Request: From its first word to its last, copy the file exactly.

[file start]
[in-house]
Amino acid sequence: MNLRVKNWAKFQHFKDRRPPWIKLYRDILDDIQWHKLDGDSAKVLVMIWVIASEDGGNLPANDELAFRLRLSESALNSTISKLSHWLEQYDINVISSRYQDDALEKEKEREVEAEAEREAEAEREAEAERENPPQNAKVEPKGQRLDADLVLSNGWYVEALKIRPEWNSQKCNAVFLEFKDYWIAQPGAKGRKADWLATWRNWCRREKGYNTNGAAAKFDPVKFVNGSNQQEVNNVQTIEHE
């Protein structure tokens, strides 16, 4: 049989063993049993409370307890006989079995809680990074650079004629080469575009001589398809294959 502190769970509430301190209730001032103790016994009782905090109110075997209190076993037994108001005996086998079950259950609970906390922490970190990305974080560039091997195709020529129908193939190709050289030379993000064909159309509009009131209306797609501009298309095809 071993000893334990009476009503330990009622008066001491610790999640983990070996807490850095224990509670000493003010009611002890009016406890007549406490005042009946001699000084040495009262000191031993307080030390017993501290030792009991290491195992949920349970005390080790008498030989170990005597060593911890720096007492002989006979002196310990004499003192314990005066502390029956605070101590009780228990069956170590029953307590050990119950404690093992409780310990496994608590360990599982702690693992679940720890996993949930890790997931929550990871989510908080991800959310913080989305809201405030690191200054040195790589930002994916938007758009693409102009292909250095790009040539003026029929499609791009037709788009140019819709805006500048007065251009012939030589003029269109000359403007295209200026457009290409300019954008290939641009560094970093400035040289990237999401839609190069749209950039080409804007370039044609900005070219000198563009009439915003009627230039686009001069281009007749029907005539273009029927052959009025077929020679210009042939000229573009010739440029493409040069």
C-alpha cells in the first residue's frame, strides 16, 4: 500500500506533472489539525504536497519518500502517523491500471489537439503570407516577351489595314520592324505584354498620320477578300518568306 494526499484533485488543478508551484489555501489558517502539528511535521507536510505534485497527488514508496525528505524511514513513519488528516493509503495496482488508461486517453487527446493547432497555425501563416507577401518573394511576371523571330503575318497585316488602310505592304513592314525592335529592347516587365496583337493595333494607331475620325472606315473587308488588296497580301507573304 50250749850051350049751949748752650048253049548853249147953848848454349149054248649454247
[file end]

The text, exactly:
[in-house]
Amino acid sequence: MNLRVKNWAKFQHFKDRRPPWIKLYRDILDDIQWHKLDGDSAKVLVMIWVIASEDGGNLPANDELAFRLRLSESALNSTISKLSHWLEQYDINVISSRYQDDALEKEKEREVEAEAEREAEAEREAEAERENPPQNAKVEPKGQRLDADLVLSNGWYVEALKIRPEWNSQKCNAVFLEFKDYWIAQPGAKGRKADWLATWRNWCRREKGYNTNGAAAKFDPVKFVNGSNQQEVNNVQTIEHE
């Protein structure tokens, strides 16, 4: 049989063993049993409370307890006989079995809680990074650079004629080469575009001589398809294959 502190769970509430301190209730001032103790016994009782905090109110075997209190076993037994108001005996086998079950259950609970906390922490970190990305974080560039091997195709020529129908193939190709050289030379993000064909159309509009009131209306797609501009298309095809 071993000893334990009476009503330990009622008066001491610790999640983990070996807490850095224990509670000493003010009611002890009016406890007549406490005042009946001699000084040495009262000191031993307080030390017993501290030792009991290491195992949920349970005390080790008498030989170990005597060593911890720096007492002989006979002196310990004499003192314990005066502390029956605070101590009780228990069956170590029953307590050990119950404690093992409780310990496994608590360990599982702690693992679940720890996993949930890790997931929550990871989510908080991800959310913080989305809201405030690191200054040195790589930002994916938007758009693409102009292909250095790009040539003026029929499609791009037709788009140019819709805006500048007065251009012939030589003029269109000359403007295209200026457009290409300019954008290939641009560094970093400035040289990237999401839609190069749209950039080409804007370039044609900005070219000198563009009439915003009627230039686009001069281009007749029907005539273009029927052959009025077929020679210009042939000229573009010739440029493409040069």
C-alpha cells in the first residue's frame, strides 16, 4: 500500500506533472489539525504536497519518500502517523491500471489537439503570407516577351489595314520592324505584354498620320477578300518568306 494526499484533485488543478508551484489555501489558517502539528511535521507536510505534485497527488514508496525528505524511514513513519488528516493509503495496482488508461486517453487527446493547432497555425501563416507577401518573394511576371523571330503575318497585316488602310505592304513592314525592335529592347516587365496583337493595333494607331475620325472606315473587308488588296497580301507573304 50250749850051350049751949748752650048253049548853249147953848848454349149054248649454247